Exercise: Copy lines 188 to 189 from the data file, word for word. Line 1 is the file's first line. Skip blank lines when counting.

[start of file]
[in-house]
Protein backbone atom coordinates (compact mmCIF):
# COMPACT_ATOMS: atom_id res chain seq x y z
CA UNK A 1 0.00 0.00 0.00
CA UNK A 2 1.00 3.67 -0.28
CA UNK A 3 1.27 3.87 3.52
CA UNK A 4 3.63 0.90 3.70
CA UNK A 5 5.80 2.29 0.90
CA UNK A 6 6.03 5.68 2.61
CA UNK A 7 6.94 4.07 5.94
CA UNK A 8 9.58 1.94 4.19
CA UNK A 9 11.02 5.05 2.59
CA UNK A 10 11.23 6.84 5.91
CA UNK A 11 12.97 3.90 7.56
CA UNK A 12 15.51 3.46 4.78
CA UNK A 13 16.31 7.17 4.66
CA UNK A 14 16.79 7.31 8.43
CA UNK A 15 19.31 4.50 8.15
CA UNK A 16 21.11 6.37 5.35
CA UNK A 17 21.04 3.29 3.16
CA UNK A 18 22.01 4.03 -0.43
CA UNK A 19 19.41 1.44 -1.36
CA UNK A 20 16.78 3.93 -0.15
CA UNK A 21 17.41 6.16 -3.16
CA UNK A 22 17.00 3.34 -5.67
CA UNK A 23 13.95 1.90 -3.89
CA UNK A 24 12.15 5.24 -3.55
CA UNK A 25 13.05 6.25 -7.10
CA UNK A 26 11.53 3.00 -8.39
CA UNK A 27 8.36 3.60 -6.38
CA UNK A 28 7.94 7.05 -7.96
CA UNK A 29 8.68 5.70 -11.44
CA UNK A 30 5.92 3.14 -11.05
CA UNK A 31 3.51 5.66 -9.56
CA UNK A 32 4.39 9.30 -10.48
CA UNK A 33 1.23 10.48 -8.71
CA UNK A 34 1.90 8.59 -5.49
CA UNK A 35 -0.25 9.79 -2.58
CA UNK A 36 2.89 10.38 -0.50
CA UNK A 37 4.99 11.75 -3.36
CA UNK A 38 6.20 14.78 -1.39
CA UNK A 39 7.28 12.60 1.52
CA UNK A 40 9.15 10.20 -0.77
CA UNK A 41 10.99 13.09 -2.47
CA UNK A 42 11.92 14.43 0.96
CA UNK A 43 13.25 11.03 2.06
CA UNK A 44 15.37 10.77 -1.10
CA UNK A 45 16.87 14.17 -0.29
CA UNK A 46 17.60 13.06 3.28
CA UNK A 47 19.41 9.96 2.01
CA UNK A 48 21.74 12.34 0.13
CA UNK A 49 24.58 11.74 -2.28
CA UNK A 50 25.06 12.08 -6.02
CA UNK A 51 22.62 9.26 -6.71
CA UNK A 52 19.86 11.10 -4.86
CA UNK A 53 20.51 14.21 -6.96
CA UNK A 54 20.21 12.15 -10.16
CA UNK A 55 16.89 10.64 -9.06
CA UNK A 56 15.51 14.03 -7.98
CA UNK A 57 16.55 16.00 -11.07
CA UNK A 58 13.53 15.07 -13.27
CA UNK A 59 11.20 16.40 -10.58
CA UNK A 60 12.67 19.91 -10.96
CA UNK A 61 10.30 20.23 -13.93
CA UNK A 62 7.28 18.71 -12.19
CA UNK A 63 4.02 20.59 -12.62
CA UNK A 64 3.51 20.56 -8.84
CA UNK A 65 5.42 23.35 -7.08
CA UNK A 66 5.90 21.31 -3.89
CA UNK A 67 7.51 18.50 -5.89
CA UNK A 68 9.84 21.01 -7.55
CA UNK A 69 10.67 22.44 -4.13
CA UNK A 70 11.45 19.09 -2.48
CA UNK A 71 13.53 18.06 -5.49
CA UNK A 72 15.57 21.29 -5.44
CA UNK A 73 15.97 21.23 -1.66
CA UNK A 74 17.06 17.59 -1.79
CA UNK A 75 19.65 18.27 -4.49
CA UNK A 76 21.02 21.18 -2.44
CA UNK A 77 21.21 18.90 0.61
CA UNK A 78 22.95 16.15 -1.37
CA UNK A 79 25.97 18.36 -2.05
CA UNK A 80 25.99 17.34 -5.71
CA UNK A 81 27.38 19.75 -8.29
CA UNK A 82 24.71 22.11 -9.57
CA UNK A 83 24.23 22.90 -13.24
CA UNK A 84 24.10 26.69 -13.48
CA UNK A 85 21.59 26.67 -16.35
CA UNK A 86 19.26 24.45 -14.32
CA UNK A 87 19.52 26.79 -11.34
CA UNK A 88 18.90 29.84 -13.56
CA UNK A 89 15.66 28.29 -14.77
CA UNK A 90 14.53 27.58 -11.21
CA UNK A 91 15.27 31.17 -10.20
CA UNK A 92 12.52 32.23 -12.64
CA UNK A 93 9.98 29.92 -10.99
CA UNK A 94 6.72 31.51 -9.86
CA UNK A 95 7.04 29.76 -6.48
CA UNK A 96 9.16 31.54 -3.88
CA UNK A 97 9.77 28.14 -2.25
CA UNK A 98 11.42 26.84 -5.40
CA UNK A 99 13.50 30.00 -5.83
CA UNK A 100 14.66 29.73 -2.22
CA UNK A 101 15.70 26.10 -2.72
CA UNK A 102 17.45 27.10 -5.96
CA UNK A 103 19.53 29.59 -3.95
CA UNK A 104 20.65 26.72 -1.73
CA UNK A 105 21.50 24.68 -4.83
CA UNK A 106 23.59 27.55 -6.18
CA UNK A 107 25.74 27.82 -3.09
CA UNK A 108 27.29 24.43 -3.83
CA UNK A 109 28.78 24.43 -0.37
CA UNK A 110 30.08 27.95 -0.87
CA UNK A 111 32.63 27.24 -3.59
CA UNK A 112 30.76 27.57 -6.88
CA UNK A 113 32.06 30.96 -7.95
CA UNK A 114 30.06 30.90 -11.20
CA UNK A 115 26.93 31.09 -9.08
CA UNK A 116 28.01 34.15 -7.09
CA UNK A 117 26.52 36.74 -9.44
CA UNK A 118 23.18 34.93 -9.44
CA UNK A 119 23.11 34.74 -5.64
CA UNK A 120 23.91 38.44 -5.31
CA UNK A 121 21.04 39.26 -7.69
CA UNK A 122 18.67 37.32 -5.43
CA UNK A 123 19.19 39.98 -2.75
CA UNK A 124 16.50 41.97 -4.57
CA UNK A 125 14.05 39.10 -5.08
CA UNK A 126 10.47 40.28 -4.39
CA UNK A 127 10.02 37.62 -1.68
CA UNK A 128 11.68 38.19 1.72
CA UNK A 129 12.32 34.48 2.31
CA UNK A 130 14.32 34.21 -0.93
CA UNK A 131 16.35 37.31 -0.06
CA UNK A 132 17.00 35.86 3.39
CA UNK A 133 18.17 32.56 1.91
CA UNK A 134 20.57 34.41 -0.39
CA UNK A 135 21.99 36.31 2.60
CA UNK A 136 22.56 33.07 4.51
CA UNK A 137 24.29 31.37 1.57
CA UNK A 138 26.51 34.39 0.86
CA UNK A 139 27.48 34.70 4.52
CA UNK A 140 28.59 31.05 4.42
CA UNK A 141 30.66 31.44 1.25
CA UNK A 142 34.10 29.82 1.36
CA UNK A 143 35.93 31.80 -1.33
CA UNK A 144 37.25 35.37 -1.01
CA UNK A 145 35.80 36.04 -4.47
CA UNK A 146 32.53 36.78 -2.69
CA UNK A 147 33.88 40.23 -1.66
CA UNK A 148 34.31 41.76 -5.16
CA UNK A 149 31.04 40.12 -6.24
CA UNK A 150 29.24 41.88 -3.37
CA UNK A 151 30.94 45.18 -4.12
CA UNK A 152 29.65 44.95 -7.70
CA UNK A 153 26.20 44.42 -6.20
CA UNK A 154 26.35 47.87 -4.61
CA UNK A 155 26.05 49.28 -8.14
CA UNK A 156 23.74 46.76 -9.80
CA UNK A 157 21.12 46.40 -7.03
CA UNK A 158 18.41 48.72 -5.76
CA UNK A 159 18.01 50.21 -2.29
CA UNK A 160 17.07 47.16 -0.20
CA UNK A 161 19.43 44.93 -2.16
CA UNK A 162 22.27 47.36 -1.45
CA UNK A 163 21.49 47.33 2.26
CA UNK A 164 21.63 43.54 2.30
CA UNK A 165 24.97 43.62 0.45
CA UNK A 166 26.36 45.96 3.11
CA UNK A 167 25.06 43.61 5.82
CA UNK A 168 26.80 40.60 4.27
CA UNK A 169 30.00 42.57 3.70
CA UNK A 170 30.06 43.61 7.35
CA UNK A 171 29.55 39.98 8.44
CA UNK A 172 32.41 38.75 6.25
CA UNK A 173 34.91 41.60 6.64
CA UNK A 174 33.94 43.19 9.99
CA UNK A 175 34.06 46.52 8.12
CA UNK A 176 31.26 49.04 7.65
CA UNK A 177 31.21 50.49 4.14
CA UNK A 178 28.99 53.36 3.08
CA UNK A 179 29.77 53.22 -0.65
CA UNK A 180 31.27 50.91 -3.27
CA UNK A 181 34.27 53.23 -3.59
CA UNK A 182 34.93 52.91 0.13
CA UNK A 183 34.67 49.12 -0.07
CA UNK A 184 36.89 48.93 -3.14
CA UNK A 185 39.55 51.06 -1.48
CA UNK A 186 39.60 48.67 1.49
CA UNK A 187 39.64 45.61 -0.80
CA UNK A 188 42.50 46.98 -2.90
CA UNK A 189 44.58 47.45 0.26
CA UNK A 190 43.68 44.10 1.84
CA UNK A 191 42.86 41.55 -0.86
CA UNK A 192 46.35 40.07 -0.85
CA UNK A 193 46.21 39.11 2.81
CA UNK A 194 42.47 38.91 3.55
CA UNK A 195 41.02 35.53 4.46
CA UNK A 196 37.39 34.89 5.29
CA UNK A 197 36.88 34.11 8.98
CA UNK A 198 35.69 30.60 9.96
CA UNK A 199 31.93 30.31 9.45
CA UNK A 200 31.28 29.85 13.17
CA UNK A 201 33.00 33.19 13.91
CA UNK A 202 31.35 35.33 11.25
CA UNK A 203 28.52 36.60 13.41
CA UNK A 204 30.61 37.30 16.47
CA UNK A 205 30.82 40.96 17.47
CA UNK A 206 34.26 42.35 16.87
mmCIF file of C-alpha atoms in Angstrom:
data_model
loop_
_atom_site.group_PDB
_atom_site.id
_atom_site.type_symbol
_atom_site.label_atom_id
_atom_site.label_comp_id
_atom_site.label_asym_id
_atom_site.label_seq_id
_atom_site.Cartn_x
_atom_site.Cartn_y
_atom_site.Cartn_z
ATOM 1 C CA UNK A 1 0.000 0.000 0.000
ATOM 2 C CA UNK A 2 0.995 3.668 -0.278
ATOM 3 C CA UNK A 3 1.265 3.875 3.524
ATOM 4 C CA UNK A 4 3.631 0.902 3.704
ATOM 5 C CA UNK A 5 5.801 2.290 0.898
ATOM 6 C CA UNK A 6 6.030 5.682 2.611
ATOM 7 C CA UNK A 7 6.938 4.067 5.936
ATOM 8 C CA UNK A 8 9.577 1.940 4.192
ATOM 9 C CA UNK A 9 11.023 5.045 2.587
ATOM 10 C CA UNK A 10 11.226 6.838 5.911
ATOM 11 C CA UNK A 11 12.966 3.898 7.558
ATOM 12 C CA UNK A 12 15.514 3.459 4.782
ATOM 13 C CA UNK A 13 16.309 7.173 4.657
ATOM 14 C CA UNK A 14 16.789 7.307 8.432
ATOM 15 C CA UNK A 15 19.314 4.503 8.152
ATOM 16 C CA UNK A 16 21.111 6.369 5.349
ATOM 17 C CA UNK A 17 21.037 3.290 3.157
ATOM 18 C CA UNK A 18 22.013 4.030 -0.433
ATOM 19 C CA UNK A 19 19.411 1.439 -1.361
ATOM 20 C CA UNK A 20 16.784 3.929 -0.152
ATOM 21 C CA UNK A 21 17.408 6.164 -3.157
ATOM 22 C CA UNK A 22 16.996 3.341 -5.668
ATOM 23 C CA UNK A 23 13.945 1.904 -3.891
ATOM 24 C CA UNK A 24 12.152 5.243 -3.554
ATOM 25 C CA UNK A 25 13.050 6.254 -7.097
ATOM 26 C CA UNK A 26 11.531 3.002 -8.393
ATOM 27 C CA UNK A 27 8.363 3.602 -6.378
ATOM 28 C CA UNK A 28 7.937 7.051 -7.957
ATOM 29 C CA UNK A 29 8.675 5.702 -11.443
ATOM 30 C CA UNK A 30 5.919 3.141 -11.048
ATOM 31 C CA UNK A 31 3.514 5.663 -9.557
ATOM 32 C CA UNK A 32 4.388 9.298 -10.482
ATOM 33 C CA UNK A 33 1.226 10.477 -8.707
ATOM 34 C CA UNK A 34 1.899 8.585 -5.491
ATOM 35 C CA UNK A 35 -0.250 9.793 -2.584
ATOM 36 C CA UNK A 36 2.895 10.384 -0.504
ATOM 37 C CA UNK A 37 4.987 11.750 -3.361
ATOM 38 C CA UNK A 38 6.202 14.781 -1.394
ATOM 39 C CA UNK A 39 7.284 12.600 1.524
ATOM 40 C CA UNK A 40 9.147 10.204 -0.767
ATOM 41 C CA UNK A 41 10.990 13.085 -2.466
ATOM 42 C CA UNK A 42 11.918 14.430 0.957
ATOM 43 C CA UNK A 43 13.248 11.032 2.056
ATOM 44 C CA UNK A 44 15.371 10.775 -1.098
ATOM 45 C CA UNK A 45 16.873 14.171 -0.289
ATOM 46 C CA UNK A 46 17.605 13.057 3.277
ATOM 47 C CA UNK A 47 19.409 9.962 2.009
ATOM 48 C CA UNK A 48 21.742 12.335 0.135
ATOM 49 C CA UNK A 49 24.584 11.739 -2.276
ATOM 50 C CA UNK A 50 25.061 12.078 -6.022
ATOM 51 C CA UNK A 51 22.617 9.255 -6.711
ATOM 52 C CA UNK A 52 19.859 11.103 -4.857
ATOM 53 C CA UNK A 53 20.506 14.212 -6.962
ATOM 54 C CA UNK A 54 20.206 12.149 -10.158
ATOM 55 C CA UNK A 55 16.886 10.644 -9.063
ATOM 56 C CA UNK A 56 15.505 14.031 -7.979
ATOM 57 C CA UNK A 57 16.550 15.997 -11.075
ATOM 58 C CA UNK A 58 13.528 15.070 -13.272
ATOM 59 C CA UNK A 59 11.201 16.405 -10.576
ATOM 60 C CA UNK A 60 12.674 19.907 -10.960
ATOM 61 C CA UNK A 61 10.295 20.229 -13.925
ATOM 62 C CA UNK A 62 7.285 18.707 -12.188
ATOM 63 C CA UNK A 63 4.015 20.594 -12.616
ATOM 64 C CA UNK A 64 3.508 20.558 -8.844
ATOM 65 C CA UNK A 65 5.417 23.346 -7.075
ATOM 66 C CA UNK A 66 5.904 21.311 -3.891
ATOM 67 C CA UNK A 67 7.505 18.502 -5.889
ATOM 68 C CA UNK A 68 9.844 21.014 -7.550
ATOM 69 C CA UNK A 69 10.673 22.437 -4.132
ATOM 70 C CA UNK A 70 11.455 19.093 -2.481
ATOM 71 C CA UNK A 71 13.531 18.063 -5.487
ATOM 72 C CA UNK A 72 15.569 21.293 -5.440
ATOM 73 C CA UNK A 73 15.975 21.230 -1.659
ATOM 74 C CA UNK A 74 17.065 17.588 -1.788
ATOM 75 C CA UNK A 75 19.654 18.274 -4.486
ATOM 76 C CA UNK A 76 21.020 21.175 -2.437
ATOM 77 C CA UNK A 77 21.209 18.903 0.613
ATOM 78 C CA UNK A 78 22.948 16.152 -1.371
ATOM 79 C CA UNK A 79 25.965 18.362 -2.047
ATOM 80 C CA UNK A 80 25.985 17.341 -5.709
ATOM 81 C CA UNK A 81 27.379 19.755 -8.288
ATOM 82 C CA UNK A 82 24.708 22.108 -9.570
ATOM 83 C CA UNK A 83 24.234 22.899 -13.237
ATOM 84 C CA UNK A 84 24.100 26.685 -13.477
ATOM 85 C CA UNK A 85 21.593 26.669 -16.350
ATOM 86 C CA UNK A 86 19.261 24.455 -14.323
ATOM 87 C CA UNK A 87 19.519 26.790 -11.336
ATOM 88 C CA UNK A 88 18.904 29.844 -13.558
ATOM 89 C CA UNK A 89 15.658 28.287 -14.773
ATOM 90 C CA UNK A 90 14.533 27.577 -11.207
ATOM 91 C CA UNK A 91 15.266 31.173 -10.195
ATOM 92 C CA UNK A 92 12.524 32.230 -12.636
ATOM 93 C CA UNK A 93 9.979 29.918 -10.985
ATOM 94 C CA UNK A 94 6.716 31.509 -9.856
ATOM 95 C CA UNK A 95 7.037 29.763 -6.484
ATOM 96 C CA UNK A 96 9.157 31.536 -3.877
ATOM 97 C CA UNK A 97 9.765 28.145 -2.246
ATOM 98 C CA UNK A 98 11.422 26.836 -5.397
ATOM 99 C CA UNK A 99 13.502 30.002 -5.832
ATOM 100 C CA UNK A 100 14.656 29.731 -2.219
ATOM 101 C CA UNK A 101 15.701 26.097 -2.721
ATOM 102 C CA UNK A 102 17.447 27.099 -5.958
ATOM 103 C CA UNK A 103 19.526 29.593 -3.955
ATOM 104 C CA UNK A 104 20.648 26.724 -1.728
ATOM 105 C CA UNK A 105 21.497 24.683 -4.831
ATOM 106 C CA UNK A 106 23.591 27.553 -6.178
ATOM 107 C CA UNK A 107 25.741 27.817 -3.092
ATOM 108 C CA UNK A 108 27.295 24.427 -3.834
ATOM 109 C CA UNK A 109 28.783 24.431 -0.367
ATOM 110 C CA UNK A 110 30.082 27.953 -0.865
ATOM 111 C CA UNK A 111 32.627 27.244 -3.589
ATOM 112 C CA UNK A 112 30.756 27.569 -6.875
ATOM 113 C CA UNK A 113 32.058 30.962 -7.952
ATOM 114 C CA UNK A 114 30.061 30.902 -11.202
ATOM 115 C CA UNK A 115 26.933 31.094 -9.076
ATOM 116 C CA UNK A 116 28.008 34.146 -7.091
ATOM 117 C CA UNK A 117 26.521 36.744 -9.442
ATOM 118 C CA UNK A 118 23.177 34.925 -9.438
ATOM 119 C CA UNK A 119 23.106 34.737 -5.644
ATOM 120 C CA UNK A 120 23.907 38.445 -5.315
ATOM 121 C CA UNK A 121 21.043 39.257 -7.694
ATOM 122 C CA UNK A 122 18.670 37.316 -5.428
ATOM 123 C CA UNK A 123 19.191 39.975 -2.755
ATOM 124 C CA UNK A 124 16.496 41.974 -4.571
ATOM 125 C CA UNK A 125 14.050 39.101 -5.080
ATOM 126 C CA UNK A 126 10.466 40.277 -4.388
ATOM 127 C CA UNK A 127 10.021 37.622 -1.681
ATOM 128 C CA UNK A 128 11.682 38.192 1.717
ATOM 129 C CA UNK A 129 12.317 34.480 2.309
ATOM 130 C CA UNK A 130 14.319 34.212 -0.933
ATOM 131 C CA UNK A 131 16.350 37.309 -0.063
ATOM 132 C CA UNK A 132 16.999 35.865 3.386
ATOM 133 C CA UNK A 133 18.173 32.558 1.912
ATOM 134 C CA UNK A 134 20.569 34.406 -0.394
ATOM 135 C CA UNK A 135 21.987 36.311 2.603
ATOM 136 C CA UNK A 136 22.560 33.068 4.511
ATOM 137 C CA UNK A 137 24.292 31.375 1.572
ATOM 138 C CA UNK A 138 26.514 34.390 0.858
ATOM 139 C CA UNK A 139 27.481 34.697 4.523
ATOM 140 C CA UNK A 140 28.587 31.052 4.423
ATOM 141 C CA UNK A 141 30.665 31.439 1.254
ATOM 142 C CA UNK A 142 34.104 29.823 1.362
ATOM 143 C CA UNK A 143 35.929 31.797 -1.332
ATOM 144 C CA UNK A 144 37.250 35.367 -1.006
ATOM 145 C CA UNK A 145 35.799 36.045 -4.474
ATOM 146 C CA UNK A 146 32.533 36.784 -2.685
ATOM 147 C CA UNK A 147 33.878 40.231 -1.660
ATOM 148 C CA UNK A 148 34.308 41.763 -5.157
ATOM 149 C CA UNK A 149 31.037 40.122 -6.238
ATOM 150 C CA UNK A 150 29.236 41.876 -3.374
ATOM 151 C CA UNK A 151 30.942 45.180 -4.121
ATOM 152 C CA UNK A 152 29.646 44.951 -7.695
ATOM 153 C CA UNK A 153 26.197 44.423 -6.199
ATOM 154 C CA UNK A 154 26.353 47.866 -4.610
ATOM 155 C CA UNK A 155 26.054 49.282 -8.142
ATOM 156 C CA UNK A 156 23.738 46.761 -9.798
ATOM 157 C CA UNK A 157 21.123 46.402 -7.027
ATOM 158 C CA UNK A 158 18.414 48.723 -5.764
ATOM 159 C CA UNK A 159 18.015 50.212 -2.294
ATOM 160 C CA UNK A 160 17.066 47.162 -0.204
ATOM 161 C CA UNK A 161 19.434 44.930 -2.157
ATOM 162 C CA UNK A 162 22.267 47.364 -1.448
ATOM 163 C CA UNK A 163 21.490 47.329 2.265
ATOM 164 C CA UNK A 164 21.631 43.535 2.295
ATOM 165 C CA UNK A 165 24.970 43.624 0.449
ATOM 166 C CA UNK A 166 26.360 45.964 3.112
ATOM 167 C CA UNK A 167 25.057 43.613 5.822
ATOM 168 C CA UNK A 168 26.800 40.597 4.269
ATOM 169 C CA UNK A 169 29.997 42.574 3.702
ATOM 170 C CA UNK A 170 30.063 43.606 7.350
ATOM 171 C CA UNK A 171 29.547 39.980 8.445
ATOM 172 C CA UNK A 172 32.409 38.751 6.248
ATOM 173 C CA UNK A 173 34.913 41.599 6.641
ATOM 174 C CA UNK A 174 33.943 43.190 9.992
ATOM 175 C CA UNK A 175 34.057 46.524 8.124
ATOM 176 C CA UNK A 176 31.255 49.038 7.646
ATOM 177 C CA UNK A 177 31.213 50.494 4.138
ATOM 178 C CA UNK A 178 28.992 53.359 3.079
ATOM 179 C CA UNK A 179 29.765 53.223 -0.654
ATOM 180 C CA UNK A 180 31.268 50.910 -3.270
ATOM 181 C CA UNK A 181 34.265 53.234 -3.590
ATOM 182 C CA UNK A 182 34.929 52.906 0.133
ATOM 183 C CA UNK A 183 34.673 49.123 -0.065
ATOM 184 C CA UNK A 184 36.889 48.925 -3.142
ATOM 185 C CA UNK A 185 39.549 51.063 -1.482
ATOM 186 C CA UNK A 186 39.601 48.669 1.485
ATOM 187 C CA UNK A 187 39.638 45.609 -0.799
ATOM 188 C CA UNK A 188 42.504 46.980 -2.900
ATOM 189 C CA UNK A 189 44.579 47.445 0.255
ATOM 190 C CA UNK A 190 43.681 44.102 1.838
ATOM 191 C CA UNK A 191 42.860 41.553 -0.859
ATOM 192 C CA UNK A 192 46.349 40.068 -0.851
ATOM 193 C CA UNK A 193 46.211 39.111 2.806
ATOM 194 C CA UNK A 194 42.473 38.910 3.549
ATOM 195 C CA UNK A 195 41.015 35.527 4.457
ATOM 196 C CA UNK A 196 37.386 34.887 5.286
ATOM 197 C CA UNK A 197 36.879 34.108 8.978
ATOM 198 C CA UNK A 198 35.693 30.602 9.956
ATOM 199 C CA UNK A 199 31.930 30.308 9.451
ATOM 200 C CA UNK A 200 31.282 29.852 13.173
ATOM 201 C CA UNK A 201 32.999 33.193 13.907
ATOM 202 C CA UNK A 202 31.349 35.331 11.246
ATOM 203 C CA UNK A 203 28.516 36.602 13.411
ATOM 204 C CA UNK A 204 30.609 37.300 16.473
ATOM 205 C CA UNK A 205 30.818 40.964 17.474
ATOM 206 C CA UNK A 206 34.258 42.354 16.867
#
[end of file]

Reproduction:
CA UNK A 185 39.55 51.06 -1.48
CA UNK A 186 39.60 48.67 1.49